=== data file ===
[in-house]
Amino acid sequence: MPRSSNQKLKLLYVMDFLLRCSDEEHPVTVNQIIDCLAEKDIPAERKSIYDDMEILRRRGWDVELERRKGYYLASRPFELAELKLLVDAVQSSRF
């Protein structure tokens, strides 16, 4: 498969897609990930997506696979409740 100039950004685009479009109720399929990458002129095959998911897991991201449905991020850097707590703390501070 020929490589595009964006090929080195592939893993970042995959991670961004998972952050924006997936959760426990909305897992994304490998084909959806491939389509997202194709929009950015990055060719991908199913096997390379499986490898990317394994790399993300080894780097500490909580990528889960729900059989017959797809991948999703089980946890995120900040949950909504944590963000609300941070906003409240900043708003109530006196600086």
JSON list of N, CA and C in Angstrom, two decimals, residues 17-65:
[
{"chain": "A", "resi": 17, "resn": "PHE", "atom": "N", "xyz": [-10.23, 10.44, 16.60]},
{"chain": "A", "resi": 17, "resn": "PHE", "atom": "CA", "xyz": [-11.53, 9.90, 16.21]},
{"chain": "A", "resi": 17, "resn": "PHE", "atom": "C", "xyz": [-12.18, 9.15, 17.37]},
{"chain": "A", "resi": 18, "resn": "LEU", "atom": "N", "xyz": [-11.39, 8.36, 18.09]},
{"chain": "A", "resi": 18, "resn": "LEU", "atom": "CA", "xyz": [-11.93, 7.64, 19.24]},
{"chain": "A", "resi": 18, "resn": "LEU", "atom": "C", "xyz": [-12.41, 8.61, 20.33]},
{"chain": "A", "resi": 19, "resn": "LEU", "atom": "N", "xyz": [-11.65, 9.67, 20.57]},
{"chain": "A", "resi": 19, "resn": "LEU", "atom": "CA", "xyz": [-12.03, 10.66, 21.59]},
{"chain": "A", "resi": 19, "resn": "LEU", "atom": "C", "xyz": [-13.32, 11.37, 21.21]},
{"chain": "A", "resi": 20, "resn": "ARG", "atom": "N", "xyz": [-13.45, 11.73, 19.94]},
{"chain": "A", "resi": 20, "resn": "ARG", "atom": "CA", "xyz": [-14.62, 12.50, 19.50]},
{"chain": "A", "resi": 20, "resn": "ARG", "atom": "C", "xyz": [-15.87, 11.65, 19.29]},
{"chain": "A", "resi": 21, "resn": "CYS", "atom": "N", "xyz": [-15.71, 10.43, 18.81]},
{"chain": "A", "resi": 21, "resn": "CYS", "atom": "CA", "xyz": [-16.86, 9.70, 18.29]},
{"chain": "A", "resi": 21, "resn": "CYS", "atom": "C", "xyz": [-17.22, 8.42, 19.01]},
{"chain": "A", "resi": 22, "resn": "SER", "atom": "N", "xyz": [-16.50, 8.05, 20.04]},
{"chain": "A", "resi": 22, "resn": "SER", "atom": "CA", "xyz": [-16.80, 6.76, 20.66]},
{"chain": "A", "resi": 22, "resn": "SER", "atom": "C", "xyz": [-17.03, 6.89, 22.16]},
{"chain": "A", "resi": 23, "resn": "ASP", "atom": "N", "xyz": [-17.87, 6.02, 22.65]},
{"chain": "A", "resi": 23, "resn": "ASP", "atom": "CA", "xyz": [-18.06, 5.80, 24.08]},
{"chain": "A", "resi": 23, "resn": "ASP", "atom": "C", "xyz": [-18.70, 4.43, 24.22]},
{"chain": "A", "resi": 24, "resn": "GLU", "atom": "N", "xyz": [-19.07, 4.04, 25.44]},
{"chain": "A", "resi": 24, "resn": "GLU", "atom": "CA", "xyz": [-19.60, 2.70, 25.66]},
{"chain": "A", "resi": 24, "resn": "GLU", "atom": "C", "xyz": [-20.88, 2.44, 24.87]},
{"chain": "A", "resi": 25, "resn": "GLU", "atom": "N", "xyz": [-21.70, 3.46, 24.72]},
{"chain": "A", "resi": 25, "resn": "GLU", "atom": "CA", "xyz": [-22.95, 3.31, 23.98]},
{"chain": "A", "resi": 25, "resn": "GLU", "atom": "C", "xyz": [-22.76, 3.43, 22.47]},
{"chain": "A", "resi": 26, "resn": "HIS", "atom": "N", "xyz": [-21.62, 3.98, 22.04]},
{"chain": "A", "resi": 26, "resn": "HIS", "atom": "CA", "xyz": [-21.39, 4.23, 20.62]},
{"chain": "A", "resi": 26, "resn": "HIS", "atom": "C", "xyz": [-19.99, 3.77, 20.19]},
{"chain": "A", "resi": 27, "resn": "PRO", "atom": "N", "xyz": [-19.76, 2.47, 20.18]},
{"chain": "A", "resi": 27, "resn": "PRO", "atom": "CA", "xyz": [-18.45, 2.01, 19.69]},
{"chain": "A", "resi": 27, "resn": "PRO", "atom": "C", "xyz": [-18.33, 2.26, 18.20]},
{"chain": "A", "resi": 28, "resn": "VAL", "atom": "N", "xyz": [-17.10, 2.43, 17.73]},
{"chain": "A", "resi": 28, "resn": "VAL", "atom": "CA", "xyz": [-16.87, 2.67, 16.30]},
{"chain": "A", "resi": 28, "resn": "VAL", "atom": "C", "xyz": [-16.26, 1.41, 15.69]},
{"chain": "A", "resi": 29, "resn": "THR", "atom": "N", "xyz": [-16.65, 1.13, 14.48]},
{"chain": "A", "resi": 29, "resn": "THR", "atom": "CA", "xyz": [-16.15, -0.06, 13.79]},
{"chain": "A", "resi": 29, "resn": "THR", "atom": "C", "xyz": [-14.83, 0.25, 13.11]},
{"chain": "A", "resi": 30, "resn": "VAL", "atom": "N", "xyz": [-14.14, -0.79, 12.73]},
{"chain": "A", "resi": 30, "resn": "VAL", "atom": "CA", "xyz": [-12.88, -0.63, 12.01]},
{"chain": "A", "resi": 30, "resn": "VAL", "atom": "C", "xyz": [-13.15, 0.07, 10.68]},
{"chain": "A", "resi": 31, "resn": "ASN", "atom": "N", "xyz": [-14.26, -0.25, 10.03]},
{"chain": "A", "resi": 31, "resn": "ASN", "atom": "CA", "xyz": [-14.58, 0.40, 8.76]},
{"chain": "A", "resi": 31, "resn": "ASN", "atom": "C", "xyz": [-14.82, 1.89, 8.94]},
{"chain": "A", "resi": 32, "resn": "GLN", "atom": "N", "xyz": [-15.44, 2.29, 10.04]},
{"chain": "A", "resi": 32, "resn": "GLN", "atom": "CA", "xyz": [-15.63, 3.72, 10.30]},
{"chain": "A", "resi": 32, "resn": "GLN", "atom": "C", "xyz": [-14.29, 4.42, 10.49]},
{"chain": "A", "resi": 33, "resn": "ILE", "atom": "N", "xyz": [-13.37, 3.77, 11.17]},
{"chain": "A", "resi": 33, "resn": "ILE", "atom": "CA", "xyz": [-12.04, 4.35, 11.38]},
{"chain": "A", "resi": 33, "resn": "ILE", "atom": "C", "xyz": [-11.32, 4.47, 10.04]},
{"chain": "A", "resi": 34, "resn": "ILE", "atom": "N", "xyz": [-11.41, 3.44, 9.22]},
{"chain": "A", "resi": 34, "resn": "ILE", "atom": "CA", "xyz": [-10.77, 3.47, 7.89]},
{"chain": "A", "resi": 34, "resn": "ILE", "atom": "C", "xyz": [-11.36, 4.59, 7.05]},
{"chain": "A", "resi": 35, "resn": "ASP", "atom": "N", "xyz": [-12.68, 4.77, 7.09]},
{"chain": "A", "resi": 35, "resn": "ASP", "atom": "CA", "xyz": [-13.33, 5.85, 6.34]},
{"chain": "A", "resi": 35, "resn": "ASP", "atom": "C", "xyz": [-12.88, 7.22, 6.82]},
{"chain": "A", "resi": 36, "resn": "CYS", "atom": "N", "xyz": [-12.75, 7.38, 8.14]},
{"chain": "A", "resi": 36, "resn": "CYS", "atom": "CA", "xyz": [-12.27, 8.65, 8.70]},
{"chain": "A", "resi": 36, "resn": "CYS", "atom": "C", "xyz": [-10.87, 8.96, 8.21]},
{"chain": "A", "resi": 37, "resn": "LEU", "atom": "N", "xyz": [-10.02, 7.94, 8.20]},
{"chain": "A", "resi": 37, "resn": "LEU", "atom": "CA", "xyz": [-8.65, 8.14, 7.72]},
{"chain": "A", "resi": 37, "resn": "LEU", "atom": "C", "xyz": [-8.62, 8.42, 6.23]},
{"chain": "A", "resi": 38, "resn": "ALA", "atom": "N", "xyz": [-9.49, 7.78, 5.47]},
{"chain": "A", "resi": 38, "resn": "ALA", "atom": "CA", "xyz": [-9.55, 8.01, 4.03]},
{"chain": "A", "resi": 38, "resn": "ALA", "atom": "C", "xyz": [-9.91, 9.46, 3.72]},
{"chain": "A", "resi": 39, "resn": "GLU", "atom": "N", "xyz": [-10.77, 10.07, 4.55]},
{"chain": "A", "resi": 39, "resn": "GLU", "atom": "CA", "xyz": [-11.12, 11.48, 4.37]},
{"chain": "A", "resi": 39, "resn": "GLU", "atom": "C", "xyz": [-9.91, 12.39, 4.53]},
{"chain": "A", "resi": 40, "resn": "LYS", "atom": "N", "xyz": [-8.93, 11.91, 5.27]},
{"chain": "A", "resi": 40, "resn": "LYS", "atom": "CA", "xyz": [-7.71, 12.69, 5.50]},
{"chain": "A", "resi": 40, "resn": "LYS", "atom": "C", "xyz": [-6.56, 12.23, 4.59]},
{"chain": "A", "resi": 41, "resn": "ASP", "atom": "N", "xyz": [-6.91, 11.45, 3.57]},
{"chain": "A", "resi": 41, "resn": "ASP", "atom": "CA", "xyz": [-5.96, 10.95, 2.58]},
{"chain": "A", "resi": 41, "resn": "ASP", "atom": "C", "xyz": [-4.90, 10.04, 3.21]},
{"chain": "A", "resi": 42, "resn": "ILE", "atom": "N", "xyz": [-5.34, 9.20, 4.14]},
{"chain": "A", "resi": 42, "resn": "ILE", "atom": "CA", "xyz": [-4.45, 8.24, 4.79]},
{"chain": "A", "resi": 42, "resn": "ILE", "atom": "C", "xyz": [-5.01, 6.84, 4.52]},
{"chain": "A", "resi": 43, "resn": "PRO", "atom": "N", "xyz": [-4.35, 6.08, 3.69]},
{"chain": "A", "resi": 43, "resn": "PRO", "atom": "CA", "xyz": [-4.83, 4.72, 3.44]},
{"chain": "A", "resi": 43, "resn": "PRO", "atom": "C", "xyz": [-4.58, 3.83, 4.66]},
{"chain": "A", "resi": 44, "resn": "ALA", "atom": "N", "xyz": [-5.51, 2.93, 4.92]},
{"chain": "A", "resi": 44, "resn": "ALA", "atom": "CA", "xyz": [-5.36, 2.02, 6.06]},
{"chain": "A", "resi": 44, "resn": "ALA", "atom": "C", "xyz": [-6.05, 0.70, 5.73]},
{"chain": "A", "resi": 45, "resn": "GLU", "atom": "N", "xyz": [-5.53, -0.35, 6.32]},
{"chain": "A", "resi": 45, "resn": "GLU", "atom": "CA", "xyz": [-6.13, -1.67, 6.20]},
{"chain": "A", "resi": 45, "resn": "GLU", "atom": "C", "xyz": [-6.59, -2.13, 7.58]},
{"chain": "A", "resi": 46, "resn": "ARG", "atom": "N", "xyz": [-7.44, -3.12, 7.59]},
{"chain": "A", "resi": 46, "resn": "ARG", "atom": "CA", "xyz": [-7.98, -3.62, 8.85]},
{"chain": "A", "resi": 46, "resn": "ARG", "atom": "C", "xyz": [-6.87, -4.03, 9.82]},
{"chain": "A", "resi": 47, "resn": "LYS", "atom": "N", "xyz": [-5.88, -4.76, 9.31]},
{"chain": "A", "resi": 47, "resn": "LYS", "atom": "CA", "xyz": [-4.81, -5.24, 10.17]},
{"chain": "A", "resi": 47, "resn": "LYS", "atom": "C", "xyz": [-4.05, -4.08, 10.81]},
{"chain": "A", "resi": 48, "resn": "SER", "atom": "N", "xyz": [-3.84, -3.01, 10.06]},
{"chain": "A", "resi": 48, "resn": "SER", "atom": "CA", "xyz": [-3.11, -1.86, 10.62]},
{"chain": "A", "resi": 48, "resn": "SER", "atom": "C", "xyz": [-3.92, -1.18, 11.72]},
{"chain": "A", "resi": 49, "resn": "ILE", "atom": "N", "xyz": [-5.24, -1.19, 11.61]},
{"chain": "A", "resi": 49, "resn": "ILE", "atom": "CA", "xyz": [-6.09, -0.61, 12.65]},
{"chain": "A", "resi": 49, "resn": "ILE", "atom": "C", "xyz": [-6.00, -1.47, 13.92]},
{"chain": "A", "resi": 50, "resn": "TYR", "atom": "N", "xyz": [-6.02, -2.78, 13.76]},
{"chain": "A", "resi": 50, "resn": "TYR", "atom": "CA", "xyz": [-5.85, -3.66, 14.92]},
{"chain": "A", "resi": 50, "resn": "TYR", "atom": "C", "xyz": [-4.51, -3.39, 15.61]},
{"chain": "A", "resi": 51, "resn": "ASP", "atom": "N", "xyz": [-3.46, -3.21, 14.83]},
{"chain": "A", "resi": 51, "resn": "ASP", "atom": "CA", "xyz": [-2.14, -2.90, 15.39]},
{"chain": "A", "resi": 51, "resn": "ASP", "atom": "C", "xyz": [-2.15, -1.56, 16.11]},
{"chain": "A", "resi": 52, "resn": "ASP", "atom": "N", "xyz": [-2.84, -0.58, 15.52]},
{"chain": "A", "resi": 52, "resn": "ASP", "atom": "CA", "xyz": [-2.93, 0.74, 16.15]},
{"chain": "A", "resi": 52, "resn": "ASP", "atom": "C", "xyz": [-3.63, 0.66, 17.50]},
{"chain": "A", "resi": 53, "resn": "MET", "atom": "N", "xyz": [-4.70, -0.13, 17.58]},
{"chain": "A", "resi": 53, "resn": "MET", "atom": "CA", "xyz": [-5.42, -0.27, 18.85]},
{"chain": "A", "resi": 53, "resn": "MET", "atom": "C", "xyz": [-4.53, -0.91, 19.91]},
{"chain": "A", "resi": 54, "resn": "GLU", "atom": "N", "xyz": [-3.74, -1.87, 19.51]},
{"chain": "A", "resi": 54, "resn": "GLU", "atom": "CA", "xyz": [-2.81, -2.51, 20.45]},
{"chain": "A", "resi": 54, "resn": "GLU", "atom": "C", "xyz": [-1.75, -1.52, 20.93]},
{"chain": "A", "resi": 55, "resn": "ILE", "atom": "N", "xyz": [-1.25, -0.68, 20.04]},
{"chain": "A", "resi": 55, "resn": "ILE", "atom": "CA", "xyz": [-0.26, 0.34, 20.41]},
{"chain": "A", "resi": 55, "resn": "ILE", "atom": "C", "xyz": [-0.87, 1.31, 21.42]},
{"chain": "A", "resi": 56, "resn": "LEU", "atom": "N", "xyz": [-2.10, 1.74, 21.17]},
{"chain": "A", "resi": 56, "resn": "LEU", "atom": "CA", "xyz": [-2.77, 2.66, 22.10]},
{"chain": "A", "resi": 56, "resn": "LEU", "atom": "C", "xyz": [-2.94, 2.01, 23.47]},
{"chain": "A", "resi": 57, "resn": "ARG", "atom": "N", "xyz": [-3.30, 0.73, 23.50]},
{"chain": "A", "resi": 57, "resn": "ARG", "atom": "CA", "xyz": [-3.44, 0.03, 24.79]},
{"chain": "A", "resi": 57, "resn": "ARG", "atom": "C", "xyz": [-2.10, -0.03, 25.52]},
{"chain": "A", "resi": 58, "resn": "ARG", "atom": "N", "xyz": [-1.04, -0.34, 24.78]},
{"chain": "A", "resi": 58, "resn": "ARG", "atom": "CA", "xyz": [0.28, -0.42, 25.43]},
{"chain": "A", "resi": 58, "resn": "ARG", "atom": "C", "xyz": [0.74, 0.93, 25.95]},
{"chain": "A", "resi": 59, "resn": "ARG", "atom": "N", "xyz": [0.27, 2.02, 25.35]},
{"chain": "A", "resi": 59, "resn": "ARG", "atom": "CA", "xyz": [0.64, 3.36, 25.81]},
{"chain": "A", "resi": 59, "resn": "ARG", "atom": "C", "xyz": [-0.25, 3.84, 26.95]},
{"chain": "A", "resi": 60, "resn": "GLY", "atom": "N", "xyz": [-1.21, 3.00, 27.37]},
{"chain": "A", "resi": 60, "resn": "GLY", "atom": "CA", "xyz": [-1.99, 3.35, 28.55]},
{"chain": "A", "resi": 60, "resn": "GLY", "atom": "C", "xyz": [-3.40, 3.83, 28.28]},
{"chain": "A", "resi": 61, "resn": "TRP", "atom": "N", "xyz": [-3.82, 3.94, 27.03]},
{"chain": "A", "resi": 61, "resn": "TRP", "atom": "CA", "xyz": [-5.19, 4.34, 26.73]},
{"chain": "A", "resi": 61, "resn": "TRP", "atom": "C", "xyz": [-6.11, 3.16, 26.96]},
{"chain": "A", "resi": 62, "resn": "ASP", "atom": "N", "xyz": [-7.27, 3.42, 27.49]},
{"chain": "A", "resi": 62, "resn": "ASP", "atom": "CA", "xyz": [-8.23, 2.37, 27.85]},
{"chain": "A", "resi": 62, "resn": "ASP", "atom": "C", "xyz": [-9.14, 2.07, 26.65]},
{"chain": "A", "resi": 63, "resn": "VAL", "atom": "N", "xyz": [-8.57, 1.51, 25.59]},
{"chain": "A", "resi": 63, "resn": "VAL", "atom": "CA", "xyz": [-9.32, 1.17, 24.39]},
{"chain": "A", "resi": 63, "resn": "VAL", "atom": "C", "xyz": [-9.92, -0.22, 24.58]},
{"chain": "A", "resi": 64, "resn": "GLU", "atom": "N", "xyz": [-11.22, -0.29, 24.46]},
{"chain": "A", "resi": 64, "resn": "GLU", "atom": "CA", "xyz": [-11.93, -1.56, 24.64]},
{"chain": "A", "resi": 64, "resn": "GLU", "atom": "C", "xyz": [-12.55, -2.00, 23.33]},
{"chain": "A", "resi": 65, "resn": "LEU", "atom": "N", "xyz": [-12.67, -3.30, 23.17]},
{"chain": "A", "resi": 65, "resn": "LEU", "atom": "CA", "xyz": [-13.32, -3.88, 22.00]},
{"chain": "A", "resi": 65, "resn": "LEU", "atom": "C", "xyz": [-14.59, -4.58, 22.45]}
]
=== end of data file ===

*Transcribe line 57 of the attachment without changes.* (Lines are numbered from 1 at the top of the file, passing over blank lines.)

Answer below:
{"chain": "A", "resi": 34, "resn": "ILE", "atom": "N", "xyz": [-11.41, 3.44, 9.22]},